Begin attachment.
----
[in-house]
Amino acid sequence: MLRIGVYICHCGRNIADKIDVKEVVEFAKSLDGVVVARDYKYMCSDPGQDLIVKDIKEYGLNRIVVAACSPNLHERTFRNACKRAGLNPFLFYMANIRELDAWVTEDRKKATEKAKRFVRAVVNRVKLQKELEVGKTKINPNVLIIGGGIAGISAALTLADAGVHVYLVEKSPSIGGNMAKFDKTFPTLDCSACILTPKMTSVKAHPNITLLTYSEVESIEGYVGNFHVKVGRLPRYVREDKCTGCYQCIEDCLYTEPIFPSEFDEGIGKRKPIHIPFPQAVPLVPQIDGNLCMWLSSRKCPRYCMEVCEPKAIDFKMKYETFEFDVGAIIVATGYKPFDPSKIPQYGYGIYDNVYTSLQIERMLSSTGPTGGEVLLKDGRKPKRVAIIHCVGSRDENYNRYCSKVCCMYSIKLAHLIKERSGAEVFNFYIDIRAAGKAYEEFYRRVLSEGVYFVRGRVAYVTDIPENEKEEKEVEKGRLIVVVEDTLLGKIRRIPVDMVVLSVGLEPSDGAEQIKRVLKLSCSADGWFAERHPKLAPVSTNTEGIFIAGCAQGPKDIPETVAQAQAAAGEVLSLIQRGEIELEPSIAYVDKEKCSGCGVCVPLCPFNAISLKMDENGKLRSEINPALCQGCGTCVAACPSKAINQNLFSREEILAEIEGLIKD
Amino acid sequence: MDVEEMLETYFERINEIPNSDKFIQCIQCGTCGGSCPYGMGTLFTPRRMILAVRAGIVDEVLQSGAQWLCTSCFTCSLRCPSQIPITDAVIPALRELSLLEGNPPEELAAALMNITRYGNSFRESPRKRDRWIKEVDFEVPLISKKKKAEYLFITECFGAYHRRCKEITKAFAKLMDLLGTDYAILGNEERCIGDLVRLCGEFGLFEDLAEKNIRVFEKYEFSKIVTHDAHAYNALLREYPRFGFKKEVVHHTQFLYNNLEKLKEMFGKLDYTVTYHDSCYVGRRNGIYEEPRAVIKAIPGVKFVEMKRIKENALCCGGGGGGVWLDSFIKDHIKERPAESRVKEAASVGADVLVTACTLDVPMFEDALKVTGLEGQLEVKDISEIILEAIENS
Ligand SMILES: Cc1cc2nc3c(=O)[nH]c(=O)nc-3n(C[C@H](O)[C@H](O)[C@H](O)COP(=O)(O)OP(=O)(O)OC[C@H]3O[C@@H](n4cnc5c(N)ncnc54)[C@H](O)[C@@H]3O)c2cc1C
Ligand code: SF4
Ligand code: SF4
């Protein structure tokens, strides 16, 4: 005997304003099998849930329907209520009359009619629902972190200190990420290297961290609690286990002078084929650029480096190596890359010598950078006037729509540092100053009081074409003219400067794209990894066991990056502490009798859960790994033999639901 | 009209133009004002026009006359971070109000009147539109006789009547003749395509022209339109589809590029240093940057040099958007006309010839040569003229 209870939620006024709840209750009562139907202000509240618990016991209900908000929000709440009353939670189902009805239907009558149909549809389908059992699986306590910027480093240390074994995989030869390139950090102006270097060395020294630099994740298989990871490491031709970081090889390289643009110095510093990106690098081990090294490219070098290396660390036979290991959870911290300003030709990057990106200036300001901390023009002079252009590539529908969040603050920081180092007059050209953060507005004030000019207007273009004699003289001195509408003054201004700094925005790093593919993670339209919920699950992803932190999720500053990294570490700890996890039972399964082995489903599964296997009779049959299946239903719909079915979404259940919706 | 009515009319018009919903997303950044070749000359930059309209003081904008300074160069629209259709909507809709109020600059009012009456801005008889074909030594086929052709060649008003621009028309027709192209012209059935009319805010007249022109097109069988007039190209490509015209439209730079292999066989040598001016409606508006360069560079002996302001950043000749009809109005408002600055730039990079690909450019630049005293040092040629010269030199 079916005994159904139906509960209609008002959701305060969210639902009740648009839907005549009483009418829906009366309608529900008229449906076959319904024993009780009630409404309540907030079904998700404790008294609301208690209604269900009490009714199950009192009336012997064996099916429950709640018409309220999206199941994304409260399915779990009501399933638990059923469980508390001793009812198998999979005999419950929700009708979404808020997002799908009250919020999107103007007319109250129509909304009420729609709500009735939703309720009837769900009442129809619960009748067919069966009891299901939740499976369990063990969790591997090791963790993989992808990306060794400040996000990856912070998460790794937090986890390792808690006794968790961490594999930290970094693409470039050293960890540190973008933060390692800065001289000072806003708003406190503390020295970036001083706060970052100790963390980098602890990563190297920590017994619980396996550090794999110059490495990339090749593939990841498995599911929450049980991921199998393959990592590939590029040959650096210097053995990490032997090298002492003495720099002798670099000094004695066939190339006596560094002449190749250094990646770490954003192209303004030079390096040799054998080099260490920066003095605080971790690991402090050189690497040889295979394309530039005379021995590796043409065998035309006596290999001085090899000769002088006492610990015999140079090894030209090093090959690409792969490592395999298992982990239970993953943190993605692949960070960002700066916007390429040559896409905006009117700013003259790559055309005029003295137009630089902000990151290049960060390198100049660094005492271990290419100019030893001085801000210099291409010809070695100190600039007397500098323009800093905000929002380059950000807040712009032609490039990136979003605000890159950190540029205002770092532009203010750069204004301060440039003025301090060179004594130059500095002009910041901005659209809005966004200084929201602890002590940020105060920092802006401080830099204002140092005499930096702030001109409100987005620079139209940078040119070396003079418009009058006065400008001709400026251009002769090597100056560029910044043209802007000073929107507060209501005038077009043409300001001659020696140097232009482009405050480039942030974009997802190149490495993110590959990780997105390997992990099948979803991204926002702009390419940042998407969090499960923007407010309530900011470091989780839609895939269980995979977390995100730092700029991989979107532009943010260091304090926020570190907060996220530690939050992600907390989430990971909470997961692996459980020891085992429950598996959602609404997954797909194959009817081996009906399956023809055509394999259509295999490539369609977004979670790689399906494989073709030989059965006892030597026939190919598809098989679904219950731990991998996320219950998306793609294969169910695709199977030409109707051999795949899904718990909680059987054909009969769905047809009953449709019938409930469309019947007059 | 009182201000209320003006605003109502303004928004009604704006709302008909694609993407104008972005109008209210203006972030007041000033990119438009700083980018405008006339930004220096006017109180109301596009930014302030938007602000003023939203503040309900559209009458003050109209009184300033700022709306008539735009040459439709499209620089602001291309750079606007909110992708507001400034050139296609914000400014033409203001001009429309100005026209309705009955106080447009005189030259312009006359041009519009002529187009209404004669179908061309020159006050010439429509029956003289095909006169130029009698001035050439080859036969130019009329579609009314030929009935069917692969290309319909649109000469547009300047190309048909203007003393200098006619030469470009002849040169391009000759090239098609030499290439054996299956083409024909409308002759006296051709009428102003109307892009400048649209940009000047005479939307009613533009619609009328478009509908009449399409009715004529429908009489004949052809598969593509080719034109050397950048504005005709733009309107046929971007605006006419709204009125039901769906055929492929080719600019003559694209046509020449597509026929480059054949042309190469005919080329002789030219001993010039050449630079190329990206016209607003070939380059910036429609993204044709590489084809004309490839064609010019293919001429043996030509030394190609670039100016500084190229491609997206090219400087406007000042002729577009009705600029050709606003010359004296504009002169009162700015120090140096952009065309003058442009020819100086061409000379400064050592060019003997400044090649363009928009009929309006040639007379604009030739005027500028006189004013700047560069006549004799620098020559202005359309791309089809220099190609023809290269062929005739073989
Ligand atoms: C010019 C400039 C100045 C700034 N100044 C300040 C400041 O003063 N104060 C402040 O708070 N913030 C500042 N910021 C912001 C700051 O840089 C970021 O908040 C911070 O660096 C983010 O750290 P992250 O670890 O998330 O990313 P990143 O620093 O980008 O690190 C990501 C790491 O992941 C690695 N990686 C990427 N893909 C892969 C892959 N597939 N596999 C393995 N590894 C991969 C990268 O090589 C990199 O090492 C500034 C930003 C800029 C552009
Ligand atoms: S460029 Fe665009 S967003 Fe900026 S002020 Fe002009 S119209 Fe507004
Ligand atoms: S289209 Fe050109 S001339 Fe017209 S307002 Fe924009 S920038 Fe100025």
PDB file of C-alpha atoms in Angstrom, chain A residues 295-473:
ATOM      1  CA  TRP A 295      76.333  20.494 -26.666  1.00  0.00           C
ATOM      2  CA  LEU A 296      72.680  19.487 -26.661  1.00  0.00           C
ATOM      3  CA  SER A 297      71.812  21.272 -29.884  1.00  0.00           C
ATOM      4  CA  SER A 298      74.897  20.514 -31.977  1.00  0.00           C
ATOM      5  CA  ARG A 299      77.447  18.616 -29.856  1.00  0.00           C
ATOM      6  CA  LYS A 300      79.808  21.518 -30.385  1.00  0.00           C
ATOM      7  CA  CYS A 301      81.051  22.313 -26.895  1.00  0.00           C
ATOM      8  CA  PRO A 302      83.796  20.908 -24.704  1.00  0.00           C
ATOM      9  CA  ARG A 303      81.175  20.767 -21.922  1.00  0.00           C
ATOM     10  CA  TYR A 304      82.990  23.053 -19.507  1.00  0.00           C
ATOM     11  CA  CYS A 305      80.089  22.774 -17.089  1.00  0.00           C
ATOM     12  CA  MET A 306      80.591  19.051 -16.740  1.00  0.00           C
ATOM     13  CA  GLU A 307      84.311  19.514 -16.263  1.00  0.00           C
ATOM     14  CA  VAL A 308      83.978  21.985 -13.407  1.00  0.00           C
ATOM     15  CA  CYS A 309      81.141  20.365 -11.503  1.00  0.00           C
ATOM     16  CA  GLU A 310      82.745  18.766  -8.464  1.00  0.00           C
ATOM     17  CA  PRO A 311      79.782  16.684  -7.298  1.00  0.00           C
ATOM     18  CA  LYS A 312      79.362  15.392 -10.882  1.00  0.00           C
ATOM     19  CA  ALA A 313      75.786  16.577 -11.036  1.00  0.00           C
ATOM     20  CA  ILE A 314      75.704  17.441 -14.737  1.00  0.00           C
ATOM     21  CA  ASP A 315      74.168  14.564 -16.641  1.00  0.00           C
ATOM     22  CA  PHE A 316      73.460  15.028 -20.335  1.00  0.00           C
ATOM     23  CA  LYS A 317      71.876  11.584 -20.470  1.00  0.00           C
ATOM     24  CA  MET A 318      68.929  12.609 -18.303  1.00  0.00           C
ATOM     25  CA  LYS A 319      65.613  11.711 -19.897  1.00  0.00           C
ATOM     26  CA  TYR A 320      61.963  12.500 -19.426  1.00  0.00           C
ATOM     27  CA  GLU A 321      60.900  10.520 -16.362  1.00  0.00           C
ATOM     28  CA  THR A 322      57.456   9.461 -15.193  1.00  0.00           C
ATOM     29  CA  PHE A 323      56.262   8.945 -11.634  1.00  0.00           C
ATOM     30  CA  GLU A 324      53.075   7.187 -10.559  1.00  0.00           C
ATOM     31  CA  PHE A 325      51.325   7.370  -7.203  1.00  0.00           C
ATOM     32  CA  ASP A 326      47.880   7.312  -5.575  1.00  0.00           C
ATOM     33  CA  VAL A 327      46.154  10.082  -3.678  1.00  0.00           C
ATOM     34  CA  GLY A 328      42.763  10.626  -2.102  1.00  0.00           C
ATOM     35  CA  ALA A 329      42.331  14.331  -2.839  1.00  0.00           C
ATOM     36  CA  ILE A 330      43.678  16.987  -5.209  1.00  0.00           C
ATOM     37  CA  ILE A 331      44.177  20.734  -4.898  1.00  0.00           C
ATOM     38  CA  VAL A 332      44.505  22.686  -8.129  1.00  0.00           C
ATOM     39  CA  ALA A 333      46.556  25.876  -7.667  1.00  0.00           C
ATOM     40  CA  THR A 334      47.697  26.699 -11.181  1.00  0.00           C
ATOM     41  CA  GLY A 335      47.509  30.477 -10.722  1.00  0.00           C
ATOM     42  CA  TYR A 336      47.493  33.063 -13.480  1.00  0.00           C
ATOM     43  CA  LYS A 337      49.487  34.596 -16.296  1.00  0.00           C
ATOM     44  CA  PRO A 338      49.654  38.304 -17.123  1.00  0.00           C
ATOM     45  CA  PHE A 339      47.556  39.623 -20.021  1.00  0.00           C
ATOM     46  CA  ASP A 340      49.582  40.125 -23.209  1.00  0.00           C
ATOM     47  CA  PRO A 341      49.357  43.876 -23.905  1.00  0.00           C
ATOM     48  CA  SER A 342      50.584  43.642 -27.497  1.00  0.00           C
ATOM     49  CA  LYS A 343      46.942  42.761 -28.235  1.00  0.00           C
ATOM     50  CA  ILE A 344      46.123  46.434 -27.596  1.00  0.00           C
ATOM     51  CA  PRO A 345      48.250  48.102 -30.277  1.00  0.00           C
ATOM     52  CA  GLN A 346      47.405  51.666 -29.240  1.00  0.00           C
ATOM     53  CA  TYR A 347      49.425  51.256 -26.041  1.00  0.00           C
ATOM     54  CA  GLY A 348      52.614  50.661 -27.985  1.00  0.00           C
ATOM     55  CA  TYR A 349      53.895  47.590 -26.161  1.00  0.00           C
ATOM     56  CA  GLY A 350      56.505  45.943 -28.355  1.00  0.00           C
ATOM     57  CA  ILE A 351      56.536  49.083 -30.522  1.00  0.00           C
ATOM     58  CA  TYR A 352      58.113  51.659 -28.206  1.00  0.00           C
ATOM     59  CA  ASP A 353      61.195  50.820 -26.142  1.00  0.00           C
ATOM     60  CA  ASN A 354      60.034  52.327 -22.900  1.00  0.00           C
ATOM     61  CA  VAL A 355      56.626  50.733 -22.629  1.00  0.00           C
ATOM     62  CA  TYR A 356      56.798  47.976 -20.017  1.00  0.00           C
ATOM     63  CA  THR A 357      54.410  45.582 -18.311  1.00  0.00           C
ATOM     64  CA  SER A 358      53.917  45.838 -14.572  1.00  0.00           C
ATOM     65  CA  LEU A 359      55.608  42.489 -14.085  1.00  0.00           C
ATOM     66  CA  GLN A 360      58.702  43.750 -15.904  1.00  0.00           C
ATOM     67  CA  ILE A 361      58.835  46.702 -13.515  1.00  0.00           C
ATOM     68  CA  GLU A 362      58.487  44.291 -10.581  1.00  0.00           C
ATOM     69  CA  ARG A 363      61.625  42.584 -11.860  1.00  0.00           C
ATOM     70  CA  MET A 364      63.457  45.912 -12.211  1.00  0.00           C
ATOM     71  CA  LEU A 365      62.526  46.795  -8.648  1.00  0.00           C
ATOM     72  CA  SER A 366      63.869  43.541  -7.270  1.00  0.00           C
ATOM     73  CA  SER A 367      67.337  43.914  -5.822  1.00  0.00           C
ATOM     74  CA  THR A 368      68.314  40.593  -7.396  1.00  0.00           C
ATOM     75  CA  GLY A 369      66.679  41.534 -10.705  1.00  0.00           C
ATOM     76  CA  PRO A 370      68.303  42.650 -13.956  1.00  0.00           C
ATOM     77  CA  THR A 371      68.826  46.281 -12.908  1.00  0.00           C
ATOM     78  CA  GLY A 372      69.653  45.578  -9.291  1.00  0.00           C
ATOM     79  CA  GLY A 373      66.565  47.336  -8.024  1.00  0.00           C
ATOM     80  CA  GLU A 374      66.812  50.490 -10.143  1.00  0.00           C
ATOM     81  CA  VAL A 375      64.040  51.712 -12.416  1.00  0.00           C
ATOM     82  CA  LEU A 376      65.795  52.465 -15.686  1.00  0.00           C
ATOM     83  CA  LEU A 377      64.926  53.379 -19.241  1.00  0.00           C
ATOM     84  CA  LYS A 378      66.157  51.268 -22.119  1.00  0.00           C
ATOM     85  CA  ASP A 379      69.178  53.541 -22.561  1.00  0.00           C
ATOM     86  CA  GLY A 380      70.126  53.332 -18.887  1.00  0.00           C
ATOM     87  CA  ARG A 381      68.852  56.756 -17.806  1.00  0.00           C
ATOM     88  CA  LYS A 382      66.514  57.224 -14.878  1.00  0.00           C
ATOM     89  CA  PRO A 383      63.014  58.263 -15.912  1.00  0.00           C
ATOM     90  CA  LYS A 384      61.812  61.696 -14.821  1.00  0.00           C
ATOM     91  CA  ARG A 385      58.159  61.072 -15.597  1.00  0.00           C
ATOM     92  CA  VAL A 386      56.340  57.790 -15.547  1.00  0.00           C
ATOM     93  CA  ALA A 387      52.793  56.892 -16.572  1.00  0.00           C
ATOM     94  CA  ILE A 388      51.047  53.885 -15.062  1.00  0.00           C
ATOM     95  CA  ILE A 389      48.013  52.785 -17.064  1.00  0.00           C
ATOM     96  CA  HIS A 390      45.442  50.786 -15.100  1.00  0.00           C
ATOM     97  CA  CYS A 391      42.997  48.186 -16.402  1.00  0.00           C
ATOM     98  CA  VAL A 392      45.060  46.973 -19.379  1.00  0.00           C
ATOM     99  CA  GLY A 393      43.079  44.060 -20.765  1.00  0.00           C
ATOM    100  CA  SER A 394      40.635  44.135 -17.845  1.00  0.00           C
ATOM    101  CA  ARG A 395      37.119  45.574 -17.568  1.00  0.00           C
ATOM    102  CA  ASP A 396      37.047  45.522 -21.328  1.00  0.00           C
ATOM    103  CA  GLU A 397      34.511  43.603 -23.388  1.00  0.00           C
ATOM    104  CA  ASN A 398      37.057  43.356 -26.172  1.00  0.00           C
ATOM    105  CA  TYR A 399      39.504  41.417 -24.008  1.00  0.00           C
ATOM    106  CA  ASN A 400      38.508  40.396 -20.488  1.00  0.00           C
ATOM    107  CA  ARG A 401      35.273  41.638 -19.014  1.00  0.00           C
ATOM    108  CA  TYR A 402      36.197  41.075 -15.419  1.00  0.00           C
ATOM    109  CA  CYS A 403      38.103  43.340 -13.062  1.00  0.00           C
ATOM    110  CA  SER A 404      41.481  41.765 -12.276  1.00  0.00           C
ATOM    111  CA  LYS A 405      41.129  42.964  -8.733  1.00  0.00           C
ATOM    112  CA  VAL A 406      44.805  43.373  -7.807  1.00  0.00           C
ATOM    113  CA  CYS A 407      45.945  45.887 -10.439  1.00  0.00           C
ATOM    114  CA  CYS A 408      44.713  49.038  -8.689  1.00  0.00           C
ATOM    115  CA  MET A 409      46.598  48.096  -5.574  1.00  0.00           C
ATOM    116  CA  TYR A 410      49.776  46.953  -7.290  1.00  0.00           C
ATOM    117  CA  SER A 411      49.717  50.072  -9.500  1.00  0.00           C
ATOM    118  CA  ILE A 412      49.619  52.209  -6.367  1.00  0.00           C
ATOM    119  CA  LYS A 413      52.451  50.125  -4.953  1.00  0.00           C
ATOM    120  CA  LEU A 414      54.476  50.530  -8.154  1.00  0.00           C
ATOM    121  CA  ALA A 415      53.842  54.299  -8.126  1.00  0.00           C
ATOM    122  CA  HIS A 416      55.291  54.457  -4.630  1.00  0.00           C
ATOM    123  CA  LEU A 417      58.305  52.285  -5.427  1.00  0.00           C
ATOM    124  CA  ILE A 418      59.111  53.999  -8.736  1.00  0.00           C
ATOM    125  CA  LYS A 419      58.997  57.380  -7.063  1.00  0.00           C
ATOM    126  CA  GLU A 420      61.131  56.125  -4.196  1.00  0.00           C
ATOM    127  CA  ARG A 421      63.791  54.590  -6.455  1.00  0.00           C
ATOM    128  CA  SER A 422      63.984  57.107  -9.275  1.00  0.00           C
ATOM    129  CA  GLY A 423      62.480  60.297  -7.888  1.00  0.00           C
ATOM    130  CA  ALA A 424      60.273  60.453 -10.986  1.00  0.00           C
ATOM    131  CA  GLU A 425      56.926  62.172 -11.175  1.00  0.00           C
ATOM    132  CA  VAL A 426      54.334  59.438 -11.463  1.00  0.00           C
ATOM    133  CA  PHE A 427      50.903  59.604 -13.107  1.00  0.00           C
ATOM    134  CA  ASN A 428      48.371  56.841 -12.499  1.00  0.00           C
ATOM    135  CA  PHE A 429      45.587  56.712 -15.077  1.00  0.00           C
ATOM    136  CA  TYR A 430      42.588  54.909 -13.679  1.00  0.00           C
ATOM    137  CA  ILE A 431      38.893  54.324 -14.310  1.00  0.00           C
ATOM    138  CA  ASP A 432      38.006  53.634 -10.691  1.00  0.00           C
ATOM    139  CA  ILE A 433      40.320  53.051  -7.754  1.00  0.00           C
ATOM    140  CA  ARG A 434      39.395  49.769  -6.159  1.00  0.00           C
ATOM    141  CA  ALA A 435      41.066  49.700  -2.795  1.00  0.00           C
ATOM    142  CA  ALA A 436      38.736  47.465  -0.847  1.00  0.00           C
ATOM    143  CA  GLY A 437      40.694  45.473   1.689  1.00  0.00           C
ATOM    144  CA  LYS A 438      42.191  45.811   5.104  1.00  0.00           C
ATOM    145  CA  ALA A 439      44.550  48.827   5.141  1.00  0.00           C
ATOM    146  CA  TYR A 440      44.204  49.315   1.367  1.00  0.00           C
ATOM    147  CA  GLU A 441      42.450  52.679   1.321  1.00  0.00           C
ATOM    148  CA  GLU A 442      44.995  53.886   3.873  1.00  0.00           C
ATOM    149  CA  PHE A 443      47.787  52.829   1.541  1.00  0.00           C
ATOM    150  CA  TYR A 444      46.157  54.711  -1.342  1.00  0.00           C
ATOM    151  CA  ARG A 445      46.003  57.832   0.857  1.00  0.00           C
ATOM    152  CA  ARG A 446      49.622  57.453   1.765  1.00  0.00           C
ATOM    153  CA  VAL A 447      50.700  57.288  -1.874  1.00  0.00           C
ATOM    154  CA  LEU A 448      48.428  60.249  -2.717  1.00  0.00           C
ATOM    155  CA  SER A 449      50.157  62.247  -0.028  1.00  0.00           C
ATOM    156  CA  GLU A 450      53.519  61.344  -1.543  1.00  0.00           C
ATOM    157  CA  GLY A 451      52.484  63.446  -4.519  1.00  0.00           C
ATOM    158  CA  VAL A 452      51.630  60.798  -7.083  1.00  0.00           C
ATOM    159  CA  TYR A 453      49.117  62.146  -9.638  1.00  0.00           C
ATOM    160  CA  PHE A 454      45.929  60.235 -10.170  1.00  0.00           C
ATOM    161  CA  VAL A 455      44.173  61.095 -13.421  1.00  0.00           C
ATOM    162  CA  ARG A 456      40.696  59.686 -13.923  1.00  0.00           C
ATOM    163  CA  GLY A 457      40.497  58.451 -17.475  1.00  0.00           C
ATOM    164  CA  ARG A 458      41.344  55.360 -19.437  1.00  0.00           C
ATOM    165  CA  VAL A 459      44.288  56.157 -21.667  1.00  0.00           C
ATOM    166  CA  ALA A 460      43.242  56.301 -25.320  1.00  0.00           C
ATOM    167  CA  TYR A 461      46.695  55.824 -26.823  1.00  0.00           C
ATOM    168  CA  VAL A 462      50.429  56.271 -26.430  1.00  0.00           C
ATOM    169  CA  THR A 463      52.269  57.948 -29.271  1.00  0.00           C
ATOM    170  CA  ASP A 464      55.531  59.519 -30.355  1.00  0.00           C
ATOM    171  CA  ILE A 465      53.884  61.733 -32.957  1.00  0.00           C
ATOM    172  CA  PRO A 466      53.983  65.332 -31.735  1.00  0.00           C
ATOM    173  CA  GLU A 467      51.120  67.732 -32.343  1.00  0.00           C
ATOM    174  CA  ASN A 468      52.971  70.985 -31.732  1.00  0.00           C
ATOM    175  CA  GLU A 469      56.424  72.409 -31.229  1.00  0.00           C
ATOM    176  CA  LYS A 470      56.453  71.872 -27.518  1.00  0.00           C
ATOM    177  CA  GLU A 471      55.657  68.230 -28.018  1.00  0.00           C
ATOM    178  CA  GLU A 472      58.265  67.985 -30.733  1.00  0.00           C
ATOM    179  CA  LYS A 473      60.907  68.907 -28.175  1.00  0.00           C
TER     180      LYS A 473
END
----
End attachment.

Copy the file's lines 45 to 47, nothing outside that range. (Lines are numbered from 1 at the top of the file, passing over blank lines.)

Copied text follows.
ATOM     34  CA  GLY A 328      42.763  10.626  -2.102  1.00  0.00           C
ATOM     35  CA  ALA A 329      42.331  14.331  -2.839  1.00  0.00           C
ATOM     36  CA  ILE A 330      43.678  16.987  -5.209  1.00  0.00           C